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Robertson School adviser builds mentoring network with new "E.M.-Power" course

Apr 30, 2020

Posted in: News

By Mario Sequeira Quesada, Communications Intern

Roy F. Roach III
Robertson School academic adviser Roy Roach III created the new special topics course "E.M.-Power."

“Since the very first day of class with Mr. Roach, I have been nothing short of amazed and inspired, and I honestly say I’ve grown as a student,” said Madison Lehman, a junior pursuing a degree in business communication through interdisciplinary studies at VCU.

Lehman just completed the special topics course "E.M.-Power," one of the latest additions to the course offerings at the Richard T. Robertson School of Media and Culture. She wasn’t sure what it was when she first registered or that it would impact her the way it has.

Robertson School academic adviser Roy Roach III created a course that students said is different from other classes they have taken. E.M.-Power is focused on an exploration of mentorship through personal and professional development in mass communications.

Roach, who received VCU's Black History in the Making Award this spring, guides his students to examine models for identity development. He said the goal is for students to become confident and discerning individuals and values-informed leaders. Students also learn how to create and strengthen portfolios, and use self-authorship as a tool toward success in academia and in life.

Roach’s objective is to give students an opportunity to reflect on who they are and what role they want to have in any society, system or organization.

“That has always been my focus, where, before we even introduce mentorship, let's first get a greater confidence of who you are as an individual," said Roach.

The concept of mentorship is important to Roach. He plans to incorporate the students who have taken the class as mentors in future classes. This will allow students to understand the concepts of confidence and leadership and later put them into practice, he said.

Roach called his approach reverse-engineering. Students participate in exercises during the semester that allow them to reflect on different aspects of their lives. At the end of the semester, Roach invites students to think about their future, their hopes, how they want to be remembered.

This class is available for every student, but Roach said it can be a particularly positive experience for African American and Hispanic students, because “students of color tend to perform at disproportionate levels of their peers.”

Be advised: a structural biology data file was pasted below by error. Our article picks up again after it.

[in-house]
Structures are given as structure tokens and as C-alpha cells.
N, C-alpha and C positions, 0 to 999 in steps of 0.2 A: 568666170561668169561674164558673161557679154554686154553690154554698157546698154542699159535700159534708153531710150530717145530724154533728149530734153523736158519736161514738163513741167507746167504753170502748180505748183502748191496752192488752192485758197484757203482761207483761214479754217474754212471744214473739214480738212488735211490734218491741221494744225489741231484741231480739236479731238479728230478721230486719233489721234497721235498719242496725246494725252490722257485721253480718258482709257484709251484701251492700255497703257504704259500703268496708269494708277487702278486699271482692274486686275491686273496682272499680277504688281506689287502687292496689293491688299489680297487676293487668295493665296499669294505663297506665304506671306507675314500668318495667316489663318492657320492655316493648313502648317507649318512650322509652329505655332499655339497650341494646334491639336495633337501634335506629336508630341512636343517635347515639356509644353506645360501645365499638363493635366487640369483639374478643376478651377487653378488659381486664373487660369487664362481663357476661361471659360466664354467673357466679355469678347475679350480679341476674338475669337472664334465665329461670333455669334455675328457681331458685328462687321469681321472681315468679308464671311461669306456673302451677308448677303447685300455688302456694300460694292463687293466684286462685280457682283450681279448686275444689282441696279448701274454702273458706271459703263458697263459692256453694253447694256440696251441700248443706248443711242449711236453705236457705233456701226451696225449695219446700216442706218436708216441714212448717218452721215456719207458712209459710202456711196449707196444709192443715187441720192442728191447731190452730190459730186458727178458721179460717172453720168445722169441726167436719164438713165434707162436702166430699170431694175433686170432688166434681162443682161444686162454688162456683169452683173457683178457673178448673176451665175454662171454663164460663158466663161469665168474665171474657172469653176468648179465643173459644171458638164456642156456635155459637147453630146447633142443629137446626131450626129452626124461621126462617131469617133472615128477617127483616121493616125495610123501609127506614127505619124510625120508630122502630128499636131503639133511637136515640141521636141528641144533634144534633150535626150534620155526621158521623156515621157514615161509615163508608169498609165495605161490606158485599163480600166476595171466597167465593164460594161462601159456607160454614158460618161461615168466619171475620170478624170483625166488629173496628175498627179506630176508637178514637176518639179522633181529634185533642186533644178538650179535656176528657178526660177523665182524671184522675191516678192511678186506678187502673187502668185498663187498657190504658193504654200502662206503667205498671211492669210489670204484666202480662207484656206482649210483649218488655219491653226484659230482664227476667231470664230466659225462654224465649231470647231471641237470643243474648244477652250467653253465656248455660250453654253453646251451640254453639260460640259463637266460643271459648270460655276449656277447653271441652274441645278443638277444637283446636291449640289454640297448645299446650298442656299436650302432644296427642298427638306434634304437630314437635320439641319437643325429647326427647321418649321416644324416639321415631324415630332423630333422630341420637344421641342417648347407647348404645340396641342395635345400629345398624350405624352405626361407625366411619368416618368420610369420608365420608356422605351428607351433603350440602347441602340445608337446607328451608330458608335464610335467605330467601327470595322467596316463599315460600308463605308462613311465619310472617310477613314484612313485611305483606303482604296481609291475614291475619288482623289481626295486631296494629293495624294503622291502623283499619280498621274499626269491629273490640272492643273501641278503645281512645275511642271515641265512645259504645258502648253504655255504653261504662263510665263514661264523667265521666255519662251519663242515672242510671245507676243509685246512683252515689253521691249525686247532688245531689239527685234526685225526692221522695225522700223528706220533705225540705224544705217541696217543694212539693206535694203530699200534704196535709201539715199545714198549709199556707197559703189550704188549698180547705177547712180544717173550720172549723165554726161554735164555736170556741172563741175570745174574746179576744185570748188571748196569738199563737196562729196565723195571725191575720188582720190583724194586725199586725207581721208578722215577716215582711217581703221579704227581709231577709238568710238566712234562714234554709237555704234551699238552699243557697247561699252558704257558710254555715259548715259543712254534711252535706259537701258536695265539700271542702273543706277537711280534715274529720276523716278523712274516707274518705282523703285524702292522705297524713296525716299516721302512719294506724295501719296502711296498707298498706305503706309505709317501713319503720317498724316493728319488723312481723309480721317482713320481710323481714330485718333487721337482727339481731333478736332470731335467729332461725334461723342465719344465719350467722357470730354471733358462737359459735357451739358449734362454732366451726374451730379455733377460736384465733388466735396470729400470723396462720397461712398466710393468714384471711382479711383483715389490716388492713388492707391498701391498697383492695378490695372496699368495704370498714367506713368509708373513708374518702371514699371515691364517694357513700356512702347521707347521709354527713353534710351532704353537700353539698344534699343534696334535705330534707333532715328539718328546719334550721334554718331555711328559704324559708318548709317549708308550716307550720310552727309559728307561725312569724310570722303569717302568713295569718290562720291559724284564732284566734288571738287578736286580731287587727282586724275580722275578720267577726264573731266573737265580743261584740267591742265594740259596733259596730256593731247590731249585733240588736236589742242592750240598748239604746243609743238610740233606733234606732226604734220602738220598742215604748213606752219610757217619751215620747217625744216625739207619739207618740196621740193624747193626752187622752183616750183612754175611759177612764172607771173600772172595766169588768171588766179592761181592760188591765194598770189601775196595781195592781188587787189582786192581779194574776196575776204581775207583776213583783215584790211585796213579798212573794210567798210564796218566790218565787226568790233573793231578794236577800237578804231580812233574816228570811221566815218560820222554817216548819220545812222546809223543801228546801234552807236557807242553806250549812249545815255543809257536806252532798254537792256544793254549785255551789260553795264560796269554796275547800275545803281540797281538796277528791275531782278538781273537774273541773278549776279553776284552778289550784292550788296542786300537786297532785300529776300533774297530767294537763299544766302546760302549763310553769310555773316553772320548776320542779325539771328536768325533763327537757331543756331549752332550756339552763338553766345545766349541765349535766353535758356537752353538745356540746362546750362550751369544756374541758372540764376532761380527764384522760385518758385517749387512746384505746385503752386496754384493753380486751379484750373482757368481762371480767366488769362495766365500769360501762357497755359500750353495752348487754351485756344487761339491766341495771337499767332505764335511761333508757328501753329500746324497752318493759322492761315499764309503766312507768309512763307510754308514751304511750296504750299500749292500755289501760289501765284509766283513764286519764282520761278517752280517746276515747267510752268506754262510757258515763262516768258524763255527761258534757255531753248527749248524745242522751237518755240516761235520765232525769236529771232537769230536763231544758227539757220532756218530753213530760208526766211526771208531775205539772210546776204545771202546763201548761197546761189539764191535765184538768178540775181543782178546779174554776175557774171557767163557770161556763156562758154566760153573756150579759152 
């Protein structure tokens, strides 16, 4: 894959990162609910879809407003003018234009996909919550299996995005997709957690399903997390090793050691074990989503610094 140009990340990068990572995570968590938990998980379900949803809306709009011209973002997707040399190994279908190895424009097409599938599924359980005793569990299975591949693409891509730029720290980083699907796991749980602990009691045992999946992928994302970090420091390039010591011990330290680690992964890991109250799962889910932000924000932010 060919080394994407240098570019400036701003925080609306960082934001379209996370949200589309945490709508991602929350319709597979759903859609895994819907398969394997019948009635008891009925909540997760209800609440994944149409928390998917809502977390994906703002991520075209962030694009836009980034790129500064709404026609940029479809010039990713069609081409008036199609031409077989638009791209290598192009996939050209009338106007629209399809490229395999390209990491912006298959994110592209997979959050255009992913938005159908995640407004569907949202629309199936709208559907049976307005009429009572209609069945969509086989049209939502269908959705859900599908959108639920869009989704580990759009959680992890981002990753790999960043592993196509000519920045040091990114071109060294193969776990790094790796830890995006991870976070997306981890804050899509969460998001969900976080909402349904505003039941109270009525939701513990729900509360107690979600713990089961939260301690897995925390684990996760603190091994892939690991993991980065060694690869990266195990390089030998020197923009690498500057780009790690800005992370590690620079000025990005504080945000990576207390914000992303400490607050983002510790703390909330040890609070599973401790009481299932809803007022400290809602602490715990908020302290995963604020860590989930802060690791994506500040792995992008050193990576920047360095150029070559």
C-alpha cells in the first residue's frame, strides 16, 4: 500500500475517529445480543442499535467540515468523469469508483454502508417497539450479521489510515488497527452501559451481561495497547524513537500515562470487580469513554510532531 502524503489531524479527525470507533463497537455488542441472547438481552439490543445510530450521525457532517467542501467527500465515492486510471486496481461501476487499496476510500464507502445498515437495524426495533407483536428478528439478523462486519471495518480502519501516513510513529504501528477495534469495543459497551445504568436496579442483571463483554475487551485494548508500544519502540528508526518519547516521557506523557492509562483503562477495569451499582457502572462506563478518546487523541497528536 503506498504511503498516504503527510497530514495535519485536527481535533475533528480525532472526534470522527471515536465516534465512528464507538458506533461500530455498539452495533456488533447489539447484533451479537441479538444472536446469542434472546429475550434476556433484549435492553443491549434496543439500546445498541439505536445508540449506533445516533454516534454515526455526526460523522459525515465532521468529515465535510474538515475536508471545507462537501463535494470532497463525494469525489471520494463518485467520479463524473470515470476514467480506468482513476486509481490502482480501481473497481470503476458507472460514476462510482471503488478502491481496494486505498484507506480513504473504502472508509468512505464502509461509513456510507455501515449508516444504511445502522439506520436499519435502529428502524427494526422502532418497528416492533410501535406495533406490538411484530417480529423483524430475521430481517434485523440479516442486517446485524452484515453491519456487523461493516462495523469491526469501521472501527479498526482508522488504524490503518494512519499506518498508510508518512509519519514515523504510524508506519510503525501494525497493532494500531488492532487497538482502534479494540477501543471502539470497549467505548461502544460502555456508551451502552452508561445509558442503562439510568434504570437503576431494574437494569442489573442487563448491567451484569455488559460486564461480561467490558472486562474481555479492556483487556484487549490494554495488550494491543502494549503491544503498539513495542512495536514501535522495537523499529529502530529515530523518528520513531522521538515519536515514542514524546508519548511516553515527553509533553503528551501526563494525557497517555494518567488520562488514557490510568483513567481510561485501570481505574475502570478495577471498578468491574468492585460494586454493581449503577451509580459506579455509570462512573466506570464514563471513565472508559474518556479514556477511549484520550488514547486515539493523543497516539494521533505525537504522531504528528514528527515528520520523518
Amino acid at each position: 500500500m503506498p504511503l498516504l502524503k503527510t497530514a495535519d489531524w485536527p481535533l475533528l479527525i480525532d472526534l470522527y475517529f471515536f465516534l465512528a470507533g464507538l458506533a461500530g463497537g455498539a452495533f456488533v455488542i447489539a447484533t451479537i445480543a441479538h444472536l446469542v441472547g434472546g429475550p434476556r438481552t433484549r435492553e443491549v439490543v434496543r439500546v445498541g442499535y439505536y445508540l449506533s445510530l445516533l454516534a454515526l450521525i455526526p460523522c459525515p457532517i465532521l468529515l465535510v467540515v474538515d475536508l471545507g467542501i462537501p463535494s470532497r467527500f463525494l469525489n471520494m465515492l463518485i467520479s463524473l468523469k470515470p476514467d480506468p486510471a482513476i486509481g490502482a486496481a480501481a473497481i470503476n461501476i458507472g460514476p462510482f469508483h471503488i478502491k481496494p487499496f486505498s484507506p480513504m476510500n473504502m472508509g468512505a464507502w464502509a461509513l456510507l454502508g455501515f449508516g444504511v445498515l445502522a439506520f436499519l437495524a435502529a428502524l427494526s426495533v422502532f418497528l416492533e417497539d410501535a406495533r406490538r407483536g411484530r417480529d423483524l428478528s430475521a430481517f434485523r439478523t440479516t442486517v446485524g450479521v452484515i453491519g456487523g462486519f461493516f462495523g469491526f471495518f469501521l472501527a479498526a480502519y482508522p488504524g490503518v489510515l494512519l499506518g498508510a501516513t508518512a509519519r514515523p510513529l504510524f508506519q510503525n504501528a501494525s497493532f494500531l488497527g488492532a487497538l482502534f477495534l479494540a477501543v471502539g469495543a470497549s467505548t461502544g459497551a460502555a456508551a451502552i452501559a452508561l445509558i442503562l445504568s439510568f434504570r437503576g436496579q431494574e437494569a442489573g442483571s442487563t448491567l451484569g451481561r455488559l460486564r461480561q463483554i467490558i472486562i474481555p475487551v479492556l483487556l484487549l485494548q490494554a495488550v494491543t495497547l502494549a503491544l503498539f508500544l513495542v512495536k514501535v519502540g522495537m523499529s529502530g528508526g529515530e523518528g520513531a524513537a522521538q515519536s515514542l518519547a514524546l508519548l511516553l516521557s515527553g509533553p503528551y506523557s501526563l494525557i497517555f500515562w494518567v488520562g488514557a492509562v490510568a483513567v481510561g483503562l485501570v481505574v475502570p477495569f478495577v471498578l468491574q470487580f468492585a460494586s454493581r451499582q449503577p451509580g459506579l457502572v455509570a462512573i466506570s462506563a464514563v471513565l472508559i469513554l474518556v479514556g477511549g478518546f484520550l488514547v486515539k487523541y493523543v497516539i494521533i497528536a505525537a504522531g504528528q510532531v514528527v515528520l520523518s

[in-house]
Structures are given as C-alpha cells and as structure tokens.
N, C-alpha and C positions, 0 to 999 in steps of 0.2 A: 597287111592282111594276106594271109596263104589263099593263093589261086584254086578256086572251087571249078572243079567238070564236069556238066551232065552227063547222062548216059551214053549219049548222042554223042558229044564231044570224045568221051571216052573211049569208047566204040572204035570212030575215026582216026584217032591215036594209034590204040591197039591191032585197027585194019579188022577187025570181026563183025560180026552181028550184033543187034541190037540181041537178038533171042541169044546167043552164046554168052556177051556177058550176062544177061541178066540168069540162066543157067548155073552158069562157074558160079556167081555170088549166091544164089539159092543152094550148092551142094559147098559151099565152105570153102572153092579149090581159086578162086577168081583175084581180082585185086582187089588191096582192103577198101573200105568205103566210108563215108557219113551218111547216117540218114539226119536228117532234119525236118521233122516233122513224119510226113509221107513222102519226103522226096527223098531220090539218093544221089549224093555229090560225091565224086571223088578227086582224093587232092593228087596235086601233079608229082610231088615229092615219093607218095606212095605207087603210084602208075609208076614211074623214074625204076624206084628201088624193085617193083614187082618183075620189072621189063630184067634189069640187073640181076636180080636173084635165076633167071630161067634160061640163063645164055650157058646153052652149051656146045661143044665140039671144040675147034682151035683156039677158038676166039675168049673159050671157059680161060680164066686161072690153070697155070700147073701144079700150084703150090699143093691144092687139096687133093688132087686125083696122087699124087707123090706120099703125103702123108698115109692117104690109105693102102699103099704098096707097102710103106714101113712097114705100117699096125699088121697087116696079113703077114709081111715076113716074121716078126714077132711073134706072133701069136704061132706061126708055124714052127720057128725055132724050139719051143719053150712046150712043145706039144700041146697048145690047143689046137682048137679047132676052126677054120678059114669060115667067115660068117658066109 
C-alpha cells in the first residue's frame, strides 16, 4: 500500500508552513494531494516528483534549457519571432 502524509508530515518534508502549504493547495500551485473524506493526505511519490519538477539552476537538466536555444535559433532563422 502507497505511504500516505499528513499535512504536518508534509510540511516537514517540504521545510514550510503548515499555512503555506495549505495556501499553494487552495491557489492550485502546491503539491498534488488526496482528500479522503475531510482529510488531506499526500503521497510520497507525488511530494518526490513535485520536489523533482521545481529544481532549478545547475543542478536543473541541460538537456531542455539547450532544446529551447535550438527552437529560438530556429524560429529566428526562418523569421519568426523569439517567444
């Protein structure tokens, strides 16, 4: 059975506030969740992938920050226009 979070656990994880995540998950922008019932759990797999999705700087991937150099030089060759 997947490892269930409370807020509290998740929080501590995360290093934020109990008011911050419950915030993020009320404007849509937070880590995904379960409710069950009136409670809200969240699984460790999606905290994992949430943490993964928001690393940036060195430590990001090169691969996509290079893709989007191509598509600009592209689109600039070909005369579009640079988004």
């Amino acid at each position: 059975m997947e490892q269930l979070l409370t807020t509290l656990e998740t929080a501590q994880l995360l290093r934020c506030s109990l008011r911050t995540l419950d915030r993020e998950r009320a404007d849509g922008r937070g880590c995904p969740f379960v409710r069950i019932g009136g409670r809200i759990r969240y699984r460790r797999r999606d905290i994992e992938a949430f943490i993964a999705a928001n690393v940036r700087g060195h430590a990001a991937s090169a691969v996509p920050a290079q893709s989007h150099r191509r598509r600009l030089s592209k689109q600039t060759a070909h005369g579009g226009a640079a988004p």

“There is no greater way to assist students in their success than to help them grow the skills that they need, and give that additional attention, catered to them,” Roach said. “So when they graduate, they will have a portfolio of skills, knowledge and expertise that gives them the skills needed to be successful.”

Both Lehman and junior sociology student Christopher Lomax said "E.M.-Power" is different than other classes they have taken in the past because it is based on the students’ own discussions and ideas. Lomax said he enjoys that the class discussions don’t end when the clock runs out, but they carry on to the next session with more engaging activities.

“You’re never coming to class knowing what is going to happen, so it is more of an excitement, rather than the class being repetitive,” Lomax said. “The class helped me improve as a person and have a different outlook on my other classes, but also helped me to realize I truly am in charge of my own future and I can start preparing for it now.”

Lehman is the youngest of the students in the course and she said her eyes have been opened through engaging in discussions with older students. She said Roach does an amazing job of teaching students the value of exploring themselves and discovering the traits they may have not engaged with before.

Lehman thinks everybody should take this course, “especially those in need of direction.” 

“Before taking this class I was so stressed on getting on track and finding my true purpose, and because of this class, I now understand it can be whatever I choose it to be,” she said. "I’m thankful that I was able to take this class and now have the relationships that I do.”

The Robertson School is planning to offer the "E.M.-Power" class again in the 2021 Spring Semester.